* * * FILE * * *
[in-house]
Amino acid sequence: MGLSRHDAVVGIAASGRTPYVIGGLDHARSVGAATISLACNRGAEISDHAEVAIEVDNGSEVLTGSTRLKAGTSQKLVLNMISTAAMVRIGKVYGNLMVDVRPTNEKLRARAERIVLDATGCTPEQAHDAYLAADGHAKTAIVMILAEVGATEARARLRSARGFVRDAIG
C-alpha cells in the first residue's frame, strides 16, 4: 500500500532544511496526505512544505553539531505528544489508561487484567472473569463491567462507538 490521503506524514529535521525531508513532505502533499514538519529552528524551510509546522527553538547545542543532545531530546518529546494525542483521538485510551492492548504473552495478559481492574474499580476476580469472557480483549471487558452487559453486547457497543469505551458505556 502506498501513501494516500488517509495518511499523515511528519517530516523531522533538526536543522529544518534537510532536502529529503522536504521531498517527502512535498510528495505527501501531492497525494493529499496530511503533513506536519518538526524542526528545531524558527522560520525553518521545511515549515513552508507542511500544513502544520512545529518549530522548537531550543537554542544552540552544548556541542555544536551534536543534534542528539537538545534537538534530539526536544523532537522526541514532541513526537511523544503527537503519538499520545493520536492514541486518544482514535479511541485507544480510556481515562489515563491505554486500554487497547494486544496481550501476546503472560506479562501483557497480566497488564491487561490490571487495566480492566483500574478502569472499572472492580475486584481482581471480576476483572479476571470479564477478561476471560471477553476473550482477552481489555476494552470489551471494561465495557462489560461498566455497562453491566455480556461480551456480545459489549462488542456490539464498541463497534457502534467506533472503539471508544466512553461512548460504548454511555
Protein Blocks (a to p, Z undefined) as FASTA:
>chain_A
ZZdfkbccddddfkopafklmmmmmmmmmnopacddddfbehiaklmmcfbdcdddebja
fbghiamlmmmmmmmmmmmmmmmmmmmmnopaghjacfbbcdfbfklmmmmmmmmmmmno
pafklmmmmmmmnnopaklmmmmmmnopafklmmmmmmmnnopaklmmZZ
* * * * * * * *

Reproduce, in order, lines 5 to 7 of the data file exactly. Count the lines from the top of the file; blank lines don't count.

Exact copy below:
>chain_A
ZZdfkbccddddfkopafklmmmmmmmmmnopacddddfbehiaklmmcfbdcdddebja
fbghiamlmmmmmmmmmmmmmmmmmmmmnopaghjacfbbcdfbfklmmmmmmmmmmmno